Time is still a factor. Time has to be found to teach core online safety principles in advance. But the teaching does not have to come at unplanned moments. Several states have now legislated that internet safety training be conducted in schools, I expect more will follow.

    Kids (and adults) are often less receptive to learning if they’ve already developed lazy usage habits. This is particularly true when there is little instant feedback on cause and effect. If you put your hand on a hot stove you know right away you made a mistake. Online this type of instant lesson is fairly rare and so it’s easy to think there is no negative effect possibly looming.

    It is in support of teachers and students that I developed the Internet Safety for Educators course, and am now developing a K-12 internet safety program. Core to the philosophy of this program are the just-in-time usage training piece and short and flexible lesson formats that can either stand alone or be woven into existing lesson material. They have to be. Schools are already time strapped and it is just prior to the adoption of new tools & services that the best opportunities for
    This approach doesn’t remove a potential need to have reinforcing discussions in the ensuing days after a malicious online behavior has been manifest on topics like:
    -Mean behavior is unacceptable and it speaks about the abuser’s mindset and character, not the victim’s.
    -How the abuse happened and what can be done to possibly prevent it in the future – this has both technical and behavioral elements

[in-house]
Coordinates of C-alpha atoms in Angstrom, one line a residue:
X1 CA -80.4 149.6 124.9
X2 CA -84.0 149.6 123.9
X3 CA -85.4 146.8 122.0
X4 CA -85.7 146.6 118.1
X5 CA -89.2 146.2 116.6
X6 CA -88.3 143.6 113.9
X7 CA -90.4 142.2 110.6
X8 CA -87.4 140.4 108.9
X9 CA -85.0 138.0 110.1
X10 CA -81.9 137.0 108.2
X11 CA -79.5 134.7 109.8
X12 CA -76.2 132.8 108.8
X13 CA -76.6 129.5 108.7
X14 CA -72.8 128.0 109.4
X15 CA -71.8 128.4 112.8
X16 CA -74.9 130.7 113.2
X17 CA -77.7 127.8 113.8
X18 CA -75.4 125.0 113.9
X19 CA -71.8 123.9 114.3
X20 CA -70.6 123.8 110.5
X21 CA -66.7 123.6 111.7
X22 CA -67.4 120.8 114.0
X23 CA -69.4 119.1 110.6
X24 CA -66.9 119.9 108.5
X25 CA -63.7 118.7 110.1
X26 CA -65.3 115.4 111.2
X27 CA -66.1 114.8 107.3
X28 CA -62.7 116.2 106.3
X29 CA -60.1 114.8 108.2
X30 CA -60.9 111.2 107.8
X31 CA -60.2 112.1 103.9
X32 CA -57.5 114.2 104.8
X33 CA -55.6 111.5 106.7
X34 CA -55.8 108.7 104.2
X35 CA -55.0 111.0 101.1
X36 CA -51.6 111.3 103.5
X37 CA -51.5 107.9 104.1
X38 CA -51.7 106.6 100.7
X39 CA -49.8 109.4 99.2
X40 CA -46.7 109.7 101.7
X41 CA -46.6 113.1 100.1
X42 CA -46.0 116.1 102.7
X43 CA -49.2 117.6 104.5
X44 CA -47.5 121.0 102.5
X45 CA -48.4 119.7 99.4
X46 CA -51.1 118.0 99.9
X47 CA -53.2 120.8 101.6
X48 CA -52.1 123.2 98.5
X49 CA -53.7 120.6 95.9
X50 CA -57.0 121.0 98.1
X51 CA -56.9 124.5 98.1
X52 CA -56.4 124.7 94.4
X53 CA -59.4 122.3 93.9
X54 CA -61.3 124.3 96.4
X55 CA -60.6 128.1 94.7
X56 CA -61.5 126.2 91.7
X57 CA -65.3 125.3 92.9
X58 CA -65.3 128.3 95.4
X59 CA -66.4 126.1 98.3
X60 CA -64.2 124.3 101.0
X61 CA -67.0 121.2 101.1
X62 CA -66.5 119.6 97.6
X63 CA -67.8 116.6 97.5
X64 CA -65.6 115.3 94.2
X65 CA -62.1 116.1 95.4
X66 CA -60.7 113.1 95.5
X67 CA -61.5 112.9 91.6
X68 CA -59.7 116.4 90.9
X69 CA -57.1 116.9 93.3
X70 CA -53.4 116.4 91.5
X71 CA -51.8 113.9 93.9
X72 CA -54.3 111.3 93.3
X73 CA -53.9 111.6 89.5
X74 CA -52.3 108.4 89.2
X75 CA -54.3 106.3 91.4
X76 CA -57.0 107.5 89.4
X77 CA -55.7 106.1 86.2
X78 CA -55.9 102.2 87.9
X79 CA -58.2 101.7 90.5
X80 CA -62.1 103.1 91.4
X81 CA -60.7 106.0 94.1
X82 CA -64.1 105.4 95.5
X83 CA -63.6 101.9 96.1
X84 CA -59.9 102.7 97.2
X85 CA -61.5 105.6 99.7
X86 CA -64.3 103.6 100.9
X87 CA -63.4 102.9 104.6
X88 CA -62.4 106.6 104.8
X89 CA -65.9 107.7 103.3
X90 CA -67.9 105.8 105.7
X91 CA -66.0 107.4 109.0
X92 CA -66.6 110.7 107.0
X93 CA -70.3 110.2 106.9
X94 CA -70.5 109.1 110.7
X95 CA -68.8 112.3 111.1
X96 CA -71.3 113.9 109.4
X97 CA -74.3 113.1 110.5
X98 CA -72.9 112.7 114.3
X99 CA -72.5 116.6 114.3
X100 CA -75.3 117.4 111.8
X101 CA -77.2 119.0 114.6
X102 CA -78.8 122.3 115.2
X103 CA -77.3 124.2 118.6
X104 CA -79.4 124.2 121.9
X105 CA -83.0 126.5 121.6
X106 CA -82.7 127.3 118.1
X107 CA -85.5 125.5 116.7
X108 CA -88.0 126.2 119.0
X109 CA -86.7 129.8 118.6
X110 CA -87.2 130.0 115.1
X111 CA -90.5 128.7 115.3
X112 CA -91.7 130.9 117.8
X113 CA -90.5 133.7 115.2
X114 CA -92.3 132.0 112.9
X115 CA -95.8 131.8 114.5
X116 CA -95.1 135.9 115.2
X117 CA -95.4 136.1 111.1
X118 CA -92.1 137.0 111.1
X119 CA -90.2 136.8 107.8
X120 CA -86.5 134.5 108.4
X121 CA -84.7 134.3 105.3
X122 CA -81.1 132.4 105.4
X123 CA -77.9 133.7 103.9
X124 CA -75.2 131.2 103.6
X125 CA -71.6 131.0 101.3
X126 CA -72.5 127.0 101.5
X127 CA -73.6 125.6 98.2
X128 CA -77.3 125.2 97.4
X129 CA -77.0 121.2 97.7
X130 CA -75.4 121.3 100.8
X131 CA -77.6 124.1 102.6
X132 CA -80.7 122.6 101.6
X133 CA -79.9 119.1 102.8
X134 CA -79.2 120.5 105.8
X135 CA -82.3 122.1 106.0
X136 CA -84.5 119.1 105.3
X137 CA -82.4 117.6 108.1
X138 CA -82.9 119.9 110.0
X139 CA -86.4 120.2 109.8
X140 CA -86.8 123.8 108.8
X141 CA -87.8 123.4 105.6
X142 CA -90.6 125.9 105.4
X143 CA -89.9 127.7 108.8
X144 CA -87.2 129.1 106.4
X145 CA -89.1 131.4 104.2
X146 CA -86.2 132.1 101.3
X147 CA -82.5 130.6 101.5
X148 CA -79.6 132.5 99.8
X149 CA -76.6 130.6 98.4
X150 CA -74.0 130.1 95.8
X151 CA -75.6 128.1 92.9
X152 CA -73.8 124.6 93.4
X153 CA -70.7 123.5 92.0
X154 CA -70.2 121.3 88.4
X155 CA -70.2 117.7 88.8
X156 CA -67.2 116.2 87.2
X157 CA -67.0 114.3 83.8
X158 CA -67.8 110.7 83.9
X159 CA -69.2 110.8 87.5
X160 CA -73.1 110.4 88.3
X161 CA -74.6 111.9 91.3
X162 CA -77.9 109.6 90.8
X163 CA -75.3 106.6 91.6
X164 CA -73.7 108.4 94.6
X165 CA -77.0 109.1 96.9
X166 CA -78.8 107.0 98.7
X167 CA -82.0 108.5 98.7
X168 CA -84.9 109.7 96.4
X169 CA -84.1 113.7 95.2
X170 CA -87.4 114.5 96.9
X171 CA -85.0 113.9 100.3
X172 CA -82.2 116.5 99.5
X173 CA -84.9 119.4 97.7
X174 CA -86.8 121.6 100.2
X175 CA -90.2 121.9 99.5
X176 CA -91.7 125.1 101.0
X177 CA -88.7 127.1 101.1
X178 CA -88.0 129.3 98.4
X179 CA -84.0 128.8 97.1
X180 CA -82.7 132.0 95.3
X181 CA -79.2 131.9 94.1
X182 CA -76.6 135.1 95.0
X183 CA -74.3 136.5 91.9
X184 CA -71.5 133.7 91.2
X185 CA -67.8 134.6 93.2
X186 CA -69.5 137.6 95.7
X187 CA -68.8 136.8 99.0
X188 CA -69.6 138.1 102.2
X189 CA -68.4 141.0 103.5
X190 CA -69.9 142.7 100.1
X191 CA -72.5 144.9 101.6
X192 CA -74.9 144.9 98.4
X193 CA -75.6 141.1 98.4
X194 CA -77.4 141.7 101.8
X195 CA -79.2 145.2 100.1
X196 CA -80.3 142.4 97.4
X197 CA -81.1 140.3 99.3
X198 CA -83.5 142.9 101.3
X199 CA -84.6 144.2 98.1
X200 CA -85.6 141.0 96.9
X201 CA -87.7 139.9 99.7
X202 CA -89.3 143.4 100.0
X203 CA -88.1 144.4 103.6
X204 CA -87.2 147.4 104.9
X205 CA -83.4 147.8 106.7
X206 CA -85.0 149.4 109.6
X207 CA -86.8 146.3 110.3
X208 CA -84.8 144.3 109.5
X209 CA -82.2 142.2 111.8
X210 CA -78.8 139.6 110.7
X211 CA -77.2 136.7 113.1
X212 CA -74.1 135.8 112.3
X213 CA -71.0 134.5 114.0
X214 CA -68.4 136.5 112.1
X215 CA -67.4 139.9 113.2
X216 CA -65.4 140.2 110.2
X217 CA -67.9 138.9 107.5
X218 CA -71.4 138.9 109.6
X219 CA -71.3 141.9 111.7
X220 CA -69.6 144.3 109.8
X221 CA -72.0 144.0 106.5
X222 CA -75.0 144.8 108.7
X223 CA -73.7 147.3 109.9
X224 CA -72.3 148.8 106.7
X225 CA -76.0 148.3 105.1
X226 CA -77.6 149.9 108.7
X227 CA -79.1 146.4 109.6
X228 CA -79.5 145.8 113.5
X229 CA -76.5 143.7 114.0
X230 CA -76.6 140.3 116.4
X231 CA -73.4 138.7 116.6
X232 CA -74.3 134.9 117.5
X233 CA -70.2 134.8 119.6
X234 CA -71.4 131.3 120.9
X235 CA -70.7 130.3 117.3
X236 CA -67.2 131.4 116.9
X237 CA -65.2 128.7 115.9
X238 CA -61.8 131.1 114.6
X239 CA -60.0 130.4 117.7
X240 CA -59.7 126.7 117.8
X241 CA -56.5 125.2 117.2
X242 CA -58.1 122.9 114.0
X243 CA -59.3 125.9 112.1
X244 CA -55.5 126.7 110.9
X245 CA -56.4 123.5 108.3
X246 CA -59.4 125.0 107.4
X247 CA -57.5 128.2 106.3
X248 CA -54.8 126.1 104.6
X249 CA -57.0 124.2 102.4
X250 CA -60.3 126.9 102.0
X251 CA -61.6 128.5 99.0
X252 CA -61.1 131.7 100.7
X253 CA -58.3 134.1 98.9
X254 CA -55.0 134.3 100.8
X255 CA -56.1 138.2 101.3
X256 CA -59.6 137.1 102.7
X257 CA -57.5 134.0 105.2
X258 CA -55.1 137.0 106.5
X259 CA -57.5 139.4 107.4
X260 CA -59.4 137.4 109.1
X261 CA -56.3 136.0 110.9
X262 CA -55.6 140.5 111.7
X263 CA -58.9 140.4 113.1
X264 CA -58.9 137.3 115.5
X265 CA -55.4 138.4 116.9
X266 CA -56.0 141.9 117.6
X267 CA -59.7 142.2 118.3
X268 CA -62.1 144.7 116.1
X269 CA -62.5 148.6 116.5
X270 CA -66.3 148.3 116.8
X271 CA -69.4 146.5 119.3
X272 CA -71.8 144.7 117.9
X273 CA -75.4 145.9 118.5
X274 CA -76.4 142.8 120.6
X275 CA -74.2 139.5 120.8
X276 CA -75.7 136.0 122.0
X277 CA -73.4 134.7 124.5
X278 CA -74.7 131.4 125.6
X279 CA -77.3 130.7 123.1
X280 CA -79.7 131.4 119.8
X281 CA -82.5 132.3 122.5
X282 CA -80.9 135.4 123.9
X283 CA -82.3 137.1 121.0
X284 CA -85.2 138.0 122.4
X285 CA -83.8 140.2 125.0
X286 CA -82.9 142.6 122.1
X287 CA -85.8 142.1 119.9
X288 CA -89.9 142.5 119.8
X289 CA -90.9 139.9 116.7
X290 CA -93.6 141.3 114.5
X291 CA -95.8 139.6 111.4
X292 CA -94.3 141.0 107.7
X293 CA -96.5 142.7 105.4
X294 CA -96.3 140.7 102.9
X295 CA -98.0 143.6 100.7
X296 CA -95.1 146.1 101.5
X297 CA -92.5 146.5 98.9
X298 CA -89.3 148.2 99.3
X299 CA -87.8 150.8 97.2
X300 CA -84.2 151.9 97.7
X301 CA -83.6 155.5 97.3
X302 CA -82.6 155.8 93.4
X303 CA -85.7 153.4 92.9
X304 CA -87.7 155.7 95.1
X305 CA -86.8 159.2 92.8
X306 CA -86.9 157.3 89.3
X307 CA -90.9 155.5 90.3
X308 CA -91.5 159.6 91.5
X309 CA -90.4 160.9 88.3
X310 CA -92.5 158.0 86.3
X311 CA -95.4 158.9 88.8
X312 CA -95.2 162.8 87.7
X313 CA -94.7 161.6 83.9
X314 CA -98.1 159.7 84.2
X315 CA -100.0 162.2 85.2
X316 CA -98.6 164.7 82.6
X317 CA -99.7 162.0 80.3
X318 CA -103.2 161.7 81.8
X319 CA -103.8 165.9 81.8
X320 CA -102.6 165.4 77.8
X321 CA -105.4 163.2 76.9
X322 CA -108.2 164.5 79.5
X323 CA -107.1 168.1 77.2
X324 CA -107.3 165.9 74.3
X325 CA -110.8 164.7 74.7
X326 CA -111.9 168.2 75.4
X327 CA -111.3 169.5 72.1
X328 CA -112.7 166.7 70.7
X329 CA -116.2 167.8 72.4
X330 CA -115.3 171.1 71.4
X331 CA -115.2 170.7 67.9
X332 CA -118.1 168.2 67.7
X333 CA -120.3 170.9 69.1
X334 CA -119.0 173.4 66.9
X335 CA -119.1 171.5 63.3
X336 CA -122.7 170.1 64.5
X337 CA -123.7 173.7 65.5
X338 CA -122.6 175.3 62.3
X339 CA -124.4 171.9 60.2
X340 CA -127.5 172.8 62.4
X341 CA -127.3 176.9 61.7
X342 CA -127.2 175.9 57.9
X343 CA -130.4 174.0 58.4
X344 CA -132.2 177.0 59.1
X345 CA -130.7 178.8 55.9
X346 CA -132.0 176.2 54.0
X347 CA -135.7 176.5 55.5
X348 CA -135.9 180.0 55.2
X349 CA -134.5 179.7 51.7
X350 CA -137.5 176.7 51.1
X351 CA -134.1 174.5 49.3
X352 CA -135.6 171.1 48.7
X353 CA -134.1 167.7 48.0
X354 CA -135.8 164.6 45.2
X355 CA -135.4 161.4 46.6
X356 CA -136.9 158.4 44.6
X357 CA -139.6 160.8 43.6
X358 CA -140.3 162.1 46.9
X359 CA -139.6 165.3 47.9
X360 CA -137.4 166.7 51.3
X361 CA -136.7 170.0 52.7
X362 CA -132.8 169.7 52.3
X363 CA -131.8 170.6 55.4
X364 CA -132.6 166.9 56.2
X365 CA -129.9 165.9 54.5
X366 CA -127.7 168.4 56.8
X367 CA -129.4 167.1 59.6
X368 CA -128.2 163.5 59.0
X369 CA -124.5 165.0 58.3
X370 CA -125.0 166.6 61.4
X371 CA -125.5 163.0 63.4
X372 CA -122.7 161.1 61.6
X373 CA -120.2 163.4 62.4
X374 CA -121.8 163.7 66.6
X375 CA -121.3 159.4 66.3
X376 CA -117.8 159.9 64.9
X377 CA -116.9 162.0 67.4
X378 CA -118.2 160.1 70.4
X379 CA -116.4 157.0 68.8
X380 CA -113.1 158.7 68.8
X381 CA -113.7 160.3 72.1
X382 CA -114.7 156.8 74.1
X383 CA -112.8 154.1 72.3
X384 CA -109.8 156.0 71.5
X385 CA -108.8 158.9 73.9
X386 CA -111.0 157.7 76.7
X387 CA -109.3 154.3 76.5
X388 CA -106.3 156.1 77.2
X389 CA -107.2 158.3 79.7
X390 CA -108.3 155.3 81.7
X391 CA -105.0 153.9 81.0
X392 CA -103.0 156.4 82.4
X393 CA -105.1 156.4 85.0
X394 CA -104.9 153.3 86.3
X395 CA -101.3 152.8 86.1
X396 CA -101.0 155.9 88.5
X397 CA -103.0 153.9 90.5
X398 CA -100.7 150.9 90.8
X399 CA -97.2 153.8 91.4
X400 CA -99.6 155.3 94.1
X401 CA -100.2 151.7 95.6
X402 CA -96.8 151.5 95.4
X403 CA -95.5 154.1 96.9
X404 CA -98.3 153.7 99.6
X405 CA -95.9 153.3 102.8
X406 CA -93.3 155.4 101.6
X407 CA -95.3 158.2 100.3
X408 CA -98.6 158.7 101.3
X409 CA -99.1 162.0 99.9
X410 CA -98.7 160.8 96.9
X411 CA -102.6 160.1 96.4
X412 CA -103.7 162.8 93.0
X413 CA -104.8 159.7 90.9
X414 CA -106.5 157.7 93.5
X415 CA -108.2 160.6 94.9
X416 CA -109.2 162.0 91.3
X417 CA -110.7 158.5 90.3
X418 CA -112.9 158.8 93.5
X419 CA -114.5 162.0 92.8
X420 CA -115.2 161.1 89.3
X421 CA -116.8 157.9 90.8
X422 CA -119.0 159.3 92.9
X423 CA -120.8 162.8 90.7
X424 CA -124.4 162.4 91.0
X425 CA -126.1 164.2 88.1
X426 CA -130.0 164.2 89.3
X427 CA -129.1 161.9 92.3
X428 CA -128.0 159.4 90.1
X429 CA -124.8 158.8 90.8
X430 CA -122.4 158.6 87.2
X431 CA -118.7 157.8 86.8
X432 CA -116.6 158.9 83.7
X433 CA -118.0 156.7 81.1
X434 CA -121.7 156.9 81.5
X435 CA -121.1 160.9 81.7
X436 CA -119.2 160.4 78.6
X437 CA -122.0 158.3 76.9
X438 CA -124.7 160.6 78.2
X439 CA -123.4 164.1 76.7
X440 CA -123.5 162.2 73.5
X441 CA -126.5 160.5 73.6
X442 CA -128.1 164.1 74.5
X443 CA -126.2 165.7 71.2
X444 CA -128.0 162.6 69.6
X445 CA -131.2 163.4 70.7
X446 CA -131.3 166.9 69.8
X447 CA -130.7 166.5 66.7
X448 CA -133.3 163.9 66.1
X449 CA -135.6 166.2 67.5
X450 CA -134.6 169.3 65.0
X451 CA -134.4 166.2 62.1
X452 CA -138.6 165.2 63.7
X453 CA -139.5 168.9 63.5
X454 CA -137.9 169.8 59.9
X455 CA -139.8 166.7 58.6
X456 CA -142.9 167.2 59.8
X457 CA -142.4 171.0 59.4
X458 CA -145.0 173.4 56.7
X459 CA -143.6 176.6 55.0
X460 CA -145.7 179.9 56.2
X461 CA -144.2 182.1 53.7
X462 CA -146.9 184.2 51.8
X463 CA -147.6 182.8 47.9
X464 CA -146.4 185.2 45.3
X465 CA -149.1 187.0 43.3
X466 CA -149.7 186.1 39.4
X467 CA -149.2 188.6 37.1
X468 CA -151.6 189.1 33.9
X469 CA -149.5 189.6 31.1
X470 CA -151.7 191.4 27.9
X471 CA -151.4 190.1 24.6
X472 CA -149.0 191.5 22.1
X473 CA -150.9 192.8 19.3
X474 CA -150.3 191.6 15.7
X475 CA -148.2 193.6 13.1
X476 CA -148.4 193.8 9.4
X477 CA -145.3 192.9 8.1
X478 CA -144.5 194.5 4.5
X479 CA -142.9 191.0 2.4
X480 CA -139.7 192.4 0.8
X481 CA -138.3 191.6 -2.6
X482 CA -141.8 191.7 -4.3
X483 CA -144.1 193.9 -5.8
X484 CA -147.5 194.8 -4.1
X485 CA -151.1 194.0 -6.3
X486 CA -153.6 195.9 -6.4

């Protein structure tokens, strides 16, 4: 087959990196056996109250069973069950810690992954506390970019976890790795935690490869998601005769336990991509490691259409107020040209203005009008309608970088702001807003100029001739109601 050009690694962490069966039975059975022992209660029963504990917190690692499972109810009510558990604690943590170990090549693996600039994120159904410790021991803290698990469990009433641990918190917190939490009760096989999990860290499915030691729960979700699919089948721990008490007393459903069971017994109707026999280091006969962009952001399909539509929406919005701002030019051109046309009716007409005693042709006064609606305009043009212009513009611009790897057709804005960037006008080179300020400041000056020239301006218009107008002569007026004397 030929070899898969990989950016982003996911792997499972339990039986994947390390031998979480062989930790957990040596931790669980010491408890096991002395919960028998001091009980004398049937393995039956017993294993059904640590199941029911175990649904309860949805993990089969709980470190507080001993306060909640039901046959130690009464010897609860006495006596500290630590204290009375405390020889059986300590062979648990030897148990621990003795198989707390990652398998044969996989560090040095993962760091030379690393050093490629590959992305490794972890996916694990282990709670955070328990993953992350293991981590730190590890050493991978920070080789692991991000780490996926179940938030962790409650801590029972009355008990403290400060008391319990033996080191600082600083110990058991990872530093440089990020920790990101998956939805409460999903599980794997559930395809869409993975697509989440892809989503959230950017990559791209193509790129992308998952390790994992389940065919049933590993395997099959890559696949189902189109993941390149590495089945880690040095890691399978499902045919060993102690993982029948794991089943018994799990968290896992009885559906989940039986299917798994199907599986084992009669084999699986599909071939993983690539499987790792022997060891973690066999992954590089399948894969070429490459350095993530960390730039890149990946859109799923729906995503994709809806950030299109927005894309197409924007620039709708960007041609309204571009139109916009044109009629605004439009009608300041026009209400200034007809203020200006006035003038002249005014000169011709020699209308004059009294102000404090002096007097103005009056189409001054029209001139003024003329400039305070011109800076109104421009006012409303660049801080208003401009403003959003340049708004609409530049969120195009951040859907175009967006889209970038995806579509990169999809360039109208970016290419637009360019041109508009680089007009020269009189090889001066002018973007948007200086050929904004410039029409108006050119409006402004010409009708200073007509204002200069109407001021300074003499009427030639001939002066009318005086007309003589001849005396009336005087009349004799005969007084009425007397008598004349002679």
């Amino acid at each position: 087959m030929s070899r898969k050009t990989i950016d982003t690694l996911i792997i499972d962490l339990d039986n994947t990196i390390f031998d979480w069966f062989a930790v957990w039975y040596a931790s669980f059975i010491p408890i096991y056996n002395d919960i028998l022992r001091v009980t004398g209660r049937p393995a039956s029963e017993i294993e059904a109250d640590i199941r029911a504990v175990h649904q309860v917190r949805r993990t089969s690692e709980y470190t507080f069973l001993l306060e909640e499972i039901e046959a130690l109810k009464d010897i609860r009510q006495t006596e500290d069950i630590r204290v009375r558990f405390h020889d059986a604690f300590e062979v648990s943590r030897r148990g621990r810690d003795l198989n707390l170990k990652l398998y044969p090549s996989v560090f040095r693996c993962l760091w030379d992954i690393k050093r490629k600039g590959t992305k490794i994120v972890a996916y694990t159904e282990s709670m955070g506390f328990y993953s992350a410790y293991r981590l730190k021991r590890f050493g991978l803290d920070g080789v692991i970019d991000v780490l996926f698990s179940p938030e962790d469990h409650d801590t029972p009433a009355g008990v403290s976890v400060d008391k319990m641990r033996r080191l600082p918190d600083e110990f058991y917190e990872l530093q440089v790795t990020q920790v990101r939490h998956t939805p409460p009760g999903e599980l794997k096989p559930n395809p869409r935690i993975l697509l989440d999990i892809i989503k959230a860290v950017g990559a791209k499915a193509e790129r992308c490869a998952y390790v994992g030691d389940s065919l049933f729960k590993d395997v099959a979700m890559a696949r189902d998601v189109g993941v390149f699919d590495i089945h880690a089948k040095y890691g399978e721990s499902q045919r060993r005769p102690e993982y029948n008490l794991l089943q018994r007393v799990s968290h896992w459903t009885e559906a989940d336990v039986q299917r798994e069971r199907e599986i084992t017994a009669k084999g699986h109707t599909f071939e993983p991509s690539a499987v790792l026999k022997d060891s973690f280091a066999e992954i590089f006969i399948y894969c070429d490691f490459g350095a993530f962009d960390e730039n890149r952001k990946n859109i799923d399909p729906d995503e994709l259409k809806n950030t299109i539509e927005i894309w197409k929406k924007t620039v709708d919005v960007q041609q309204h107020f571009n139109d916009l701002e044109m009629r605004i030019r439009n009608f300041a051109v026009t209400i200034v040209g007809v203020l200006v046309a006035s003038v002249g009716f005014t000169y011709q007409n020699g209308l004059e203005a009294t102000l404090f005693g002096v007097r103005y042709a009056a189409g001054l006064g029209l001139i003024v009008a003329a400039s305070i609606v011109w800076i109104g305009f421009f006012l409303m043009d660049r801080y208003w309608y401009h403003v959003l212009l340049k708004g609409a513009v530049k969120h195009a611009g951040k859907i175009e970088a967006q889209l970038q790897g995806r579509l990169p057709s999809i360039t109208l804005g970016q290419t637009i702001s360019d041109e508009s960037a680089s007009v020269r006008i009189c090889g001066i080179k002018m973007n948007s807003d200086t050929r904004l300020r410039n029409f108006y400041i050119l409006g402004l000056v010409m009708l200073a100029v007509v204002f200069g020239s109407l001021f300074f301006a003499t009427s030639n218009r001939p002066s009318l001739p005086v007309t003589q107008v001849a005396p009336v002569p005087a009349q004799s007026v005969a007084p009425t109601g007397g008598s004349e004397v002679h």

-Bullying, respecting the privacy of others, etc. based on the nature of the event

    Additionally, depending on how upset the student, or how serious the irresponsibility of the action towards the student or their virtual possessions, one-on-one conversations may be called for.

    One last comment:

    We hope that the unwise action (online or offline) by a student will only cause them mild embarrassment or ‘just a little scare’, or a simple reprimand from which they can extrapolate wise conclusions.

    We also hope that the mean spirited or malicious attack against a student or their belongings (real or virtual) is fairly benign so they can live and learn instead of being devastated.

    Unfortunately, as I said up front, life isn’t a controlled environment – online or offline. One teen drinks and drives and gets home safely, another is far less lucky, and is seriously injured or killed, or end up maiming or killing others.

    Sometimes tragic things are going to occur through online interactions no matter how much we wish they wouldn’t. They need to be included in discussions up front with students – without fear mongering. And they need to be included in expectation setting and discussions with faculty, administrations and parents.

    Linda Criddle

  4. It’s so important to review safety issues with children constantly, whether it’s at home or at school in the classroom. It’s an ongoing process each time a child gets on the computer.